Renewable Separations Drive Renewable Oil Economies
8:08 AM MDT | October 10, 2011 | By PETER B. KIPP
By Peter B. Kipp v.p./OpenAlgae (Austin, TX), an algae process technology firm
OpenAlgae recently published a column that addressed the challenge algae companies have recovering algae oil cost-effectively and environmentally consciously. We called it “separation anxiety,” because we know it’s a persistent challenge, and like a dark family secret, it’s seldom discussed by emerging renewable oil companies.
The more we listen to algae growers and processors, the more we hear their concern about the lack of simple, affordable and scalable separation solutions. Algae oil is a complex mixture of insoluble “oils” including a variety of hydrocarbons, anti-oxidants, pigments and acylglycerols. Efficiently and cost-effectively recovering the oil from the water and away from the cells was a new problem that didn’t have an immediate solution, so we developed one. And we think overcoming the industry’s separation challenge may be a tipping point for algae and other renewable oil platforms to become more cost-competitive in commodity markets.
The old saying “oil and water don’t mix” has run afoul of biotechnology. Microscopic droplets of the various oils made by algae, for example, not only do mix with water, they don’t “unmix” easily. Solvents break emulsions, and soy- and palm-oil production and existing nutraceutical algae oil platforms rely on hexane for oil extraction. Renewable oil production should incorporate green chemistry practices, not solvent.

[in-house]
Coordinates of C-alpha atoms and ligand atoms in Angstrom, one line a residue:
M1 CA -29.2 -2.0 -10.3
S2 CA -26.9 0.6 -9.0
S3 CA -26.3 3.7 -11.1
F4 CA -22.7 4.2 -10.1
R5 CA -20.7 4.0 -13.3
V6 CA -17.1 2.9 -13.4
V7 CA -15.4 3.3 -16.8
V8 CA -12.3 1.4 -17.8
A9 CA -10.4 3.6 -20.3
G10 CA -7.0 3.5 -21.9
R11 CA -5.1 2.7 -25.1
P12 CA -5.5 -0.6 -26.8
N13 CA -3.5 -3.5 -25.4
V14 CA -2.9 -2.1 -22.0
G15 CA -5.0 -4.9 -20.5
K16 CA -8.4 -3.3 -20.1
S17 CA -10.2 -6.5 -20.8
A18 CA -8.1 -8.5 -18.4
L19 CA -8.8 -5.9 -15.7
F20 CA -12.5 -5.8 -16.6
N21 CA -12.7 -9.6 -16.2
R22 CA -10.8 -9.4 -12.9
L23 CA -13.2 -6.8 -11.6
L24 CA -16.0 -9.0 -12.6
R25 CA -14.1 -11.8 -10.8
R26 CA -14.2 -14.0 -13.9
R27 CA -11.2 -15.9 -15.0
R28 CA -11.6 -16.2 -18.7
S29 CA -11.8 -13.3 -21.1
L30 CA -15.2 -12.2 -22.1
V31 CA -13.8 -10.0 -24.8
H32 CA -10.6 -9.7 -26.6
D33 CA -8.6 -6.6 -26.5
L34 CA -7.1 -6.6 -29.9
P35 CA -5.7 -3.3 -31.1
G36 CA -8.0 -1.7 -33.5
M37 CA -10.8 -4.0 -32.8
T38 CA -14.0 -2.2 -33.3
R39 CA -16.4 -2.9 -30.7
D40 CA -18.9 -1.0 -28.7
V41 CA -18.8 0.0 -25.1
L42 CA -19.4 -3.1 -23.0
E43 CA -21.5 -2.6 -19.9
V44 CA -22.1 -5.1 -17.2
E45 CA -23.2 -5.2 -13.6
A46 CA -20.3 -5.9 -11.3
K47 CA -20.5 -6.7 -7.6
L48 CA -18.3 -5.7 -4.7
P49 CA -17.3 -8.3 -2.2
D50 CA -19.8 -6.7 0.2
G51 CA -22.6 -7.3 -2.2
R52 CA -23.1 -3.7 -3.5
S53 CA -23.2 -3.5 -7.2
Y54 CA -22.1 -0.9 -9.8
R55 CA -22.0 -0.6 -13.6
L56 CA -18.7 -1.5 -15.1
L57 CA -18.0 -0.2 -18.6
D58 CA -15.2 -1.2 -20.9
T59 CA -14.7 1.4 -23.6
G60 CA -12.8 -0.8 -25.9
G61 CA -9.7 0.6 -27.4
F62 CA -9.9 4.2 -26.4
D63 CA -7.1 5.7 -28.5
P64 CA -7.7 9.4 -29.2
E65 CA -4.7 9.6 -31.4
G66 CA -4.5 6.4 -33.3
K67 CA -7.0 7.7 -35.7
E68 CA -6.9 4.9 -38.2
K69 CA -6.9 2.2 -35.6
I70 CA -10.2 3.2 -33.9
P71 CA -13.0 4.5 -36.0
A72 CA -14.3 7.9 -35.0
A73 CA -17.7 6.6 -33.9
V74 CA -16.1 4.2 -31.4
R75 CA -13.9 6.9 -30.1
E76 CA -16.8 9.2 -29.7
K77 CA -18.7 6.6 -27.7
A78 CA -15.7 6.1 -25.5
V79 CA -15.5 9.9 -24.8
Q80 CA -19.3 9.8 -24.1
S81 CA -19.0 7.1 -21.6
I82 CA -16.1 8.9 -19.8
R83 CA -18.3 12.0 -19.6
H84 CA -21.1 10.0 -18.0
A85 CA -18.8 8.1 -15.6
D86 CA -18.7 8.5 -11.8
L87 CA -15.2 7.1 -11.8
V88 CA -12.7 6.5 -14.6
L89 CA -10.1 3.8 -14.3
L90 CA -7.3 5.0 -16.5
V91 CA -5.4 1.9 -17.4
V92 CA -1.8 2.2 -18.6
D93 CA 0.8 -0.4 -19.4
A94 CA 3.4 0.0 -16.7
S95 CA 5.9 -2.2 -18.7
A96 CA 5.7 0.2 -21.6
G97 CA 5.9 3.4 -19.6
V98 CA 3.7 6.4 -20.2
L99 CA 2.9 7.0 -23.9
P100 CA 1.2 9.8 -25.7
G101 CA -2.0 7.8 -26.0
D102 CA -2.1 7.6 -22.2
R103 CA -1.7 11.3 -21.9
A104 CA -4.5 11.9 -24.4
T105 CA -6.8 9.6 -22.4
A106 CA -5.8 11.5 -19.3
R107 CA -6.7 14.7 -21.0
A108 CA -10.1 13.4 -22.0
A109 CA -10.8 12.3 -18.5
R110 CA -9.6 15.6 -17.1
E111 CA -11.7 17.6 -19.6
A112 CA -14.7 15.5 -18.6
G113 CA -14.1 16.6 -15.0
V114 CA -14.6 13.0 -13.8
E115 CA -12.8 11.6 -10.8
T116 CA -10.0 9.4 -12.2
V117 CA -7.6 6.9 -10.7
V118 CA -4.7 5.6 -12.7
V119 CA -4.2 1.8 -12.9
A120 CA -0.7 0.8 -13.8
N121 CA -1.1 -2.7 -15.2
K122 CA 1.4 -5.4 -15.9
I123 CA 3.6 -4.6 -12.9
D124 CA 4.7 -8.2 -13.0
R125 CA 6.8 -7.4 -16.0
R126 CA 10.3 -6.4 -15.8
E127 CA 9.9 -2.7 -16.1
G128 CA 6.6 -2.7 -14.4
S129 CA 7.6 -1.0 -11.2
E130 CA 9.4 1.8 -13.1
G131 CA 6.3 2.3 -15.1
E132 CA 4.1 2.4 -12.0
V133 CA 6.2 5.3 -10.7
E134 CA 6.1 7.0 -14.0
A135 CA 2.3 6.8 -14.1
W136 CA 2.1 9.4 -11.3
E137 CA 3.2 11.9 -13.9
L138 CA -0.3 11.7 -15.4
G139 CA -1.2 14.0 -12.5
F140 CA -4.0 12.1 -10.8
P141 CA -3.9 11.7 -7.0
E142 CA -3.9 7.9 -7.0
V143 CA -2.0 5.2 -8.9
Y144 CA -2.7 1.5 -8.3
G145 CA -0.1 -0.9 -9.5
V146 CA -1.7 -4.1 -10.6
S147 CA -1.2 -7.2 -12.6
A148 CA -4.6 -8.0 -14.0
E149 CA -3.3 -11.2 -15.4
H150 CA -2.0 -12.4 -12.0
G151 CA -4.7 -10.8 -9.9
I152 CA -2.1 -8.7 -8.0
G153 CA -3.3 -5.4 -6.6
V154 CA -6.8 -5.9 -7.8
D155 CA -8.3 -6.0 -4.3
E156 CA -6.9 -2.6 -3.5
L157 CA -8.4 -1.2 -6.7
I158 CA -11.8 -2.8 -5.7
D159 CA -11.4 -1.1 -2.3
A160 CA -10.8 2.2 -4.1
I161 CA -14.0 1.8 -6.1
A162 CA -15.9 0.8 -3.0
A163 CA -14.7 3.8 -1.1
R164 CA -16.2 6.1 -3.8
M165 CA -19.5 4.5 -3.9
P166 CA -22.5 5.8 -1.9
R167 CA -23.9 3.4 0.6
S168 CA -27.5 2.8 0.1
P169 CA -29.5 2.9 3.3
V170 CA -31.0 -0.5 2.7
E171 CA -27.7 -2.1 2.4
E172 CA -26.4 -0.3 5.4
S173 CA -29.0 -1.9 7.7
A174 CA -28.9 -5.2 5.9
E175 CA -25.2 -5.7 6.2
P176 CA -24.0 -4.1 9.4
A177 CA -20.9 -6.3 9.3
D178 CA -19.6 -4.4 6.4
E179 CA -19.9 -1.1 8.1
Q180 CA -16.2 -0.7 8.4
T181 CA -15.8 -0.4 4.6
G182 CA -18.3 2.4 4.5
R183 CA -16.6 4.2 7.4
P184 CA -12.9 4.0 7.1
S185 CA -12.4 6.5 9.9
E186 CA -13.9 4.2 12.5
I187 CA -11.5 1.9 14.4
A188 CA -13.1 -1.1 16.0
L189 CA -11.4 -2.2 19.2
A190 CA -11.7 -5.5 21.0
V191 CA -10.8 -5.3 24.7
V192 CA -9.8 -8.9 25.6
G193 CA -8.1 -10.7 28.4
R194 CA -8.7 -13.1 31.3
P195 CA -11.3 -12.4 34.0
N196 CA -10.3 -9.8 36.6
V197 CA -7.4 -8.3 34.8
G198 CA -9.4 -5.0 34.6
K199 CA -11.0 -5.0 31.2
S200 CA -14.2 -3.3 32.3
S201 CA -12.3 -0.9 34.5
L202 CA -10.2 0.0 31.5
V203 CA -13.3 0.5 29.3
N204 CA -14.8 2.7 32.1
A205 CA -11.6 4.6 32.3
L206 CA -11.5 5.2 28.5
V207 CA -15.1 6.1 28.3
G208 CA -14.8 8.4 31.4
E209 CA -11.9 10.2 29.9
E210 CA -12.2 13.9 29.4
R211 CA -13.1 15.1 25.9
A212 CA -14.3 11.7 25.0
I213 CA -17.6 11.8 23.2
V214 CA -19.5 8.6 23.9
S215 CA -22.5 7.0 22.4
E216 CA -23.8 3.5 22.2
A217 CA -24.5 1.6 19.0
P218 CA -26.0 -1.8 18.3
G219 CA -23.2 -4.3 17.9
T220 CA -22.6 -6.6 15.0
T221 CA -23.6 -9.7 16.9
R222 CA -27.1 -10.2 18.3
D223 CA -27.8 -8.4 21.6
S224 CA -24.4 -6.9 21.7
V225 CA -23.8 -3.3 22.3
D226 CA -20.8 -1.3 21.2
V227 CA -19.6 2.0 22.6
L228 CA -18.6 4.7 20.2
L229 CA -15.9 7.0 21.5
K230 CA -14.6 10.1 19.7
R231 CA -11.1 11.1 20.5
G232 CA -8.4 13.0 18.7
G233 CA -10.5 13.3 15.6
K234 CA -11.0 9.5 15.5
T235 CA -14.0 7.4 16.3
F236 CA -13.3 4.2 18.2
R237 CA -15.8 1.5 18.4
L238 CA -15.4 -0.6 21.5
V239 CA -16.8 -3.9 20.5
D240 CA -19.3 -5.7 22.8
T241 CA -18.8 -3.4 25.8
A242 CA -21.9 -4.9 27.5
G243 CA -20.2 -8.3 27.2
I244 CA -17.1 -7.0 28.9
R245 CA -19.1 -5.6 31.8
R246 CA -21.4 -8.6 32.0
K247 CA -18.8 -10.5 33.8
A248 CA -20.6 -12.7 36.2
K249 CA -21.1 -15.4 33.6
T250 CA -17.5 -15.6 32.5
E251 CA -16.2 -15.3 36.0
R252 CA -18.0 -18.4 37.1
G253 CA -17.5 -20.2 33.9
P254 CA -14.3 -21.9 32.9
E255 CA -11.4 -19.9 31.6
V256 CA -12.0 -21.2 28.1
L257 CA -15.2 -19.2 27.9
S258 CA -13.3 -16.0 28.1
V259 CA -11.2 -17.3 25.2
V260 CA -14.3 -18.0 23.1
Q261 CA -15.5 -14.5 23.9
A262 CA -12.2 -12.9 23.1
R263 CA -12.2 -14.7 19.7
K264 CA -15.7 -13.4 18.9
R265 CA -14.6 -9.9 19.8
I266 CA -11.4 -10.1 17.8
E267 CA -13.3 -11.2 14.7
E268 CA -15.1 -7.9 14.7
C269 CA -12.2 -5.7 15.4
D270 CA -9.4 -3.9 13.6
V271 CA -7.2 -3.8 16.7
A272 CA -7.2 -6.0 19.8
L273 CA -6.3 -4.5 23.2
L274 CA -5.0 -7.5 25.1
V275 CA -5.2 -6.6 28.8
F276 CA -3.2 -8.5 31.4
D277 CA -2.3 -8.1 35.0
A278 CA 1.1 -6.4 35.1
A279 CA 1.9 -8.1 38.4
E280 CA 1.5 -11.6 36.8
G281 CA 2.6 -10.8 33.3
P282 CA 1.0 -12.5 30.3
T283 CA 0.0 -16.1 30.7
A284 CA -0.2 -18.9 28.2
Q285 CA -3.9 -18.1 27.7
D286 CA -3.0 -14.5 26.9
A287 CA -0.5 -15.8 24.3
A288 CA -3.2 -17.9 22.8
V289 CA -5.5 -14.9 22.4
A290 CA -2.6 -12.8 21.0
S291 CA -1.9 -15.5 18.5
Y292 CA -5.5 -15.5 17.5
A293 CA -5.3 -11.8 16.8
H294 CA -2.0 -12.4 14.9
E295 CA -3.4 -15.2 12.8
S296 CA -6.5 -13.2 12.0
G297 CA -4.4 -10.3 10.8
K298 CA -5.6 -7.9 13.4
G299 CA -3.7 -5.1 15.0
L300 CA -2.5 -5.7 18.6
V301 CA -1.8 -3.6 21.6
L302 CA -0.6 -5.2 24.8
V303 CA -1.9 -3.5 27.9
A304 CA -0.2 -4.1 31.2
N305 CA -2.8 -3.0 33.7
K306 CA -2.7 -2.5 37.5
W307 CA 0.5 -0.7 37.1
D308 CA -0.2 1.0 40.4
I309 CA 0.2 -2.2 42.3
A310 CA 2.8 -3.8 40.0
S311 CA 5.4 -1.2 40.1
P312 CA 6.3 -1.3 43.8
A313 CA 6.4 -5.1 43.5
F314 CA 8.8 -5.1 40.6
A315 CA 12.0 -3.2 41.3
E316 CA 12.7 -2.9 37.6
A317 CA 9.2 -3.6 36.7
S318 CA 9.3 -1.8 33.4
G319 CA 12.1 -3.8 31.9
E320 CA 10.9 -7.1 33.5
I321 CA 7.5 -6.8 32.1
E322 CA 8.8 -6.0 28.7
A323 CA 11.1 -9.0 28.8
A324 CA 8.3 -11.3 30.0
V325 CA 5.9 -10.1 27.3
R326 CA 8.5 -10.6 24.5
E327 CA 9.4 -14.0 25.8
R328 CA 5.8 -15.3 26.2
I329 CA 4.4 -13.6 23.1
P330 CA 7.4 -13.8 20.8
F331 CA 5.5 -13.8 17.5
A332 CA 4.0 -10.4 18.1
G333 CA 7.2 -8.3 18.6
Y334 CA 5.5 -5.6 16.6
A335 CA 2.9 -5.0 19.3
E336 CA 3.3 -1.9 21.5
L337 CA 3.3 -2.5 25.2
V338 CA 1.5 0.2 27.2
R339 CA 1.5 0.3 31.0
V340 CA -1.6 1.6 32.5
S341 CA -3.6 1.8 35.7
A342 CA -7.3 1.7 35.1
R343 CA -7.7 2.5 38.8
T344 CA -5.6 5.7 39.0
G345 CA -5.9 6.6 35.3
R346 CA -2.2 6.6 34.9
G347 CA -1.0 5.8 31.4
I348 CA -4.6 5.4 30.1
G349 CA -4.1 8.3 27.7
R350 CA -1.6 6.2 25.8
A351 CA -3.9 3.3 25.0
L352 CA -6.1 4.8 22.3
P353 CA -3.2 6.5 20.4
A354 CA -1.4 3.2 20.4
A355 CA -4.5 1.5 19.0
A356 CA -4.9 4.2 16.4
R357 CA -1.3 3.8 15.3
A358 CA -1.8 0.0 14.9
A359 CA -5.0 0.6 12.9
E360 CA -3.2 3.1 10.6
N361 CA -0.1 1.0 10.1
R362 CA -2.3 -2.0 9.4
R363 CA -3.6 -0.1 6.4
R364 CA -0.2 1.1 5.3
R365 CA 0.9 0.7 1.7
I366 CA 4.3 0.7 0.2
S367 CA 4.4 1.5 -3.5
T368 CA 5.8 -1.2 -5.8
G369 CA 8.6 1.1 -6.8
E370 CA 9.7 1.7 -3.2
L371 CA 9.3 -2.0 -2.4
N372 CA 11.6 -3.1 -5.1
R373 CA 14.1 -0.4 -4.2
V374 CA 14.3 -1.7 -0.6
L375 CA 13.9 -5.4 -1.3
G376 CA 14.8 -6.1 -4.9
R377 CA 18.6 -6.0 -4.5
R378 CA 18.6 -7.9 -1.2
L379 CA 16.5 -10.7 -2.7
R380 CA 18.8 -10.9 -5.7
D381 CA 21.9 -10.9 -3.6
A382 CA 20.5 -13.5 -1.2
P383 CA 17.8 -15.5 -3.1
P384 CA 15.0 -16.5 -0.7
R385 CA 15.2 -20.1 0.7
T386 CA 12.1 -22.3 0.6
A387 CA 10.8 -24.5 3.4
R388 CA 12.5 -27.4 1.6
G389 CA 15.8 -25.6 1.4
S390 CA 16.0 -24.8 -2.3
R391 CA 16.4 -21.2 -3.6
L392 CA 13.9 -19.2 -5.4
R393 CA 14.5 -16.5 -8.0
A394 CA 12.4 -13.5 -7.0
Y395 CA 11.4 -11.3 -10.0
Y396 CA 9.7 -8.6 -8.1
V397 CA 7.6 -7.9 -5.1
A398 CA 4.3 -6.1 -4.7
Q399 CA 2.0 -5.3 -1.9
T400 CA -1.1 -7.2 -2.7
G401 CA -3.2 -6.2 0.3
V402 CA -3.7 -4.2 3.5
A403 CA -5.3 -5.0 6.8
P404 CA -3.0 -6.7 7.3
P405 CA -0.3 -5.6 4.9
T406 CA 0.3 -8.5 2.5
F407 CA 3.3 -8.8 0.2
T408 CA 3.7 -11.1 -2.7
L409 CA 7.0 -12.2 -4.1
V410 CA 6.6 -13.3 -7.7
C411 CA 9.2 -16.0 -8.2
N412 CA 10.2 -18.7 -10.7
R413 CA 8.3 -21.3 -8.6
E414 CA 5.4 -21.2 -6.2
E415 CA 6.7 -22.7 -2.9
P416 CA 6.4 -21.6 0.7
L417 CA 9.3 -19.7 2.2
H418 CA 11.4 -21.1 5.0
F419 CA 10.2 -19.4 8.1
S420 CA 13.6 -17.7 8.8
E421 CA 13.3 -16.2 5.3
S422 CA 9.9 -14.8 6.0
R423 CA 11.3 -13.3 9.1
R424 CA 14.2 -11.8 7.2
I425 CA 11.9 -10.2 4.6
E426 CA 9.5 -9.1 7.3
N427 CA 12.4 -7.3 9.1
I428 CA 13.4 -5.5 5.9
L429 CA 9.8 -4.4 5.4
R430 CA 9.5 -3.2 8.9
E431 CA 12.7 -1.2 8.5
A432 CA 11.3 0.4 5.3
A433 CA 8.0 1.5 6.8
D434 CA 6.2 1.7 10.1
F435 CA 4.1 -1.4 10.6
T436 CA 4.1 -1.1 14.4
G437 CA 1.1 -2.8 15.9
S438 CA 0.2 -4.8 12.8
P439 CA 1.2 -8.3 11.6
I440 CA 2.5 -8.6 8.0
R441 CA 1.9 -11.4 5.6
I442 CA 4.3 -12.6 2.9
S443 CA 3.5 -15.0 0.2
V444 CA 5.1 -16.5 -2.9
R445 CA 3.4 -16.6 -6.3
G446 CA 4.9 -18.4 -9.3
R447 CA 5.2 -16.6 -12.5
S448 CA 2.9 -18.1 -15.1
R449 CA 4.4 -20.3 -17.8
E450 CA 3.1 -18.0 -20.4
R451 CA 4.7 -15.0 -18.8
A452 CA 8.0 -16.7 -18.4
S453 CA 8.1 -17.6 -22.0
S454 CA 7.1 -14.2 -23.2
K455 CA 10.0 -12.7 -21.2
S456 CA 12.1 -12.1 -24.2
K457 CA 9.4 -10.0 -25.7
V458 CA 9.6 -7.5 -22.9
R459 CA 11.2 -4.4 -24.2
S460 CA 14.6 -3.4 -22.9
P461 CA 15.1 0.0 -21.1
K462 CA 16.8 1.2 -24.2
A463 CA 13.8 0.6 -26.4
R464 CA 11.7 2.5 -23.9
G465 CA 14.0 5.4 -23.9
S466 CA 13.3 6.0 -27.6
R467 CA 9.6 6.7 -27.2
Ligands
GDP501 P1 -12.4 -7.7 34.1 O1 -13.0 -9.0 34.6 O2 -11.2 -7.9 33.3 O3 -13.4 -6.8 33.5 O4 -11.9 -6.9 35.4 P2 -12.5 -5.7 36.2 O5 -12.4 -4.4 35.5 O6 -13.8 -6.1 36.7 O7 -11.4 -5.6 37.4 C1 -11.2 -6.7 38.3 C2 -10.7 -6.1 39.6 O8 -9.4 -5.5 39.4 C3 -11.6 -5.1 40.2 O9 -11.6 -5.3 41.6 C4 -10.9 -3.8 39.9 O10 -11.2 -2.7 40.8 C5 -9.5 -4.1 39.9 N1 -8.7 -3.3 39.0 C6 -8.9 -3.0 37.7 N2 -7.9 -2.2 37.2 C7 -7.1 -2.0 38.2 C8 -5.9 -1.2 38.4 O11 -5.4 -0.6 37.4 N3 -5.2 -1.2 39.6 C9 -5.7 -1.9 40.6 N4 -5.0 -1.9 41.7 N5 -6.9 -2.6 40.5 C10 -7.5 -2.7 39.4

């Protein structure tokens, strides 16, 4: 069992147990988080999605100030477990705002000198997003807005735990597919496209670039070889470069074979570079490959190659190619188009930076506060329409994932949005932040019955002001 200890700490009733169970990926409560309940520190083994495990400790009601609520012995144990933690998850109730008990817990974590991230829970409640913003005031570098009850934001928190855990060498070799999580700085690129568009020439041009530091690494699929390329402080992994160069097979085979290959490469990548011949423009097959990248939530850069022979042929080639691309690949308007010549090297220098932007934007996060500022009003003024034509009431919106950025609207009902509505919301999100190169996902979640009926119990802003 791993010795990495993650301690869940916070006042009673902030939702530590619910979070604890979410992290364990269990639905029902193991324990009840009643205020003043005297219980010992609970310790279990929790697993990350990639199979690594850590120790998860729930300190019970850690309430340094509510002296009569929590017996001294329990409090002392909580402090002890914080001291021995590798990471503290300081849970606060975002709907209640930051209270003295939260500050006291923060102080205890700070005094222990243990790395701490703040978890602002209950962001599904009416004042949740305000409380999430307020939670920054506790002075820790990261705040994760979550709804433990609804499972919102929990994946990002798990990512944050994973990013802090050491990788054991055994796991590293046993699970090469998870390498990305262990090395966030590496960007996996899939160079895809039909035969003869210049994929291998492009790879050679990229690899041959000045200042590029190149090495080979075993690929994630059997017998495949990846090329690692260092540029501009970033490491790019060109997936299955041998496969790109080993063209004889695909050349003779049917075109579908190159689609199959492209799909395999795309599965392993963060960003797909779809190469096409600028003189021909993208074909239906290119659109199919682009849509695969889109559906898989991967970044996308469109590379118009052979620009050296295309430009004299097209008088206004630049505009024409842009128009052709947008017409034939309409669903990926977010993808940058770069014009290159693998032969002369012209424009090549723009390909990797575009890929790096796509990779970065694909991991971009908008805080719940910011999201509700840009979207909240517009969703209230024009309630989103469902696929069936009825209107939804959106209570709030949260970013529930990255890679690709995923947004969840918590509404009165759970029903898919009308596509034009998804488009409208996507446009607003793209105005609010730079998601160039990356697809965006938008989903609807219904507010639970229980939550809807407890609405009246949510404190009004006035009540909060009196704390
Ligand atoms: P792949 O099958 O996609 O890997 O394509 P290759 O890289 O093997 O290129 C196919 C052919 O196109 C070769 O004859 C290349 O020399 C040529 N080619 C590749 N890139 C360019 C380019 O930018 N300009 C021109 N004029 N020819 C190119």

Several of the leading biocatalyst platforms are also green chemistry leaders. In addition to engineering microbes to perform specific synthetic reactions, they’ve designed their bio-catalysts to secrete oil products. Oil secretion offers enormous process benefits by enabling continuous production without having to recover or sacrifice the microbe. But how do you continuously recover the oil without harming the “golden goose” organism? Centrifugation is expensive and has well-known technical limits with emulsions.
When green chemistry biological platforms have a better way to separate oil from cells, they will achieve higher margins and discover new opportunities to make use of the cells.
Certainly, separation is a clear and present challenge for the algae industry. But it isn’t unique to algae companies. The sooner an oil recovery solution is in place for microbe-produced oils, the sooner the broader green chemicals market will benefit.
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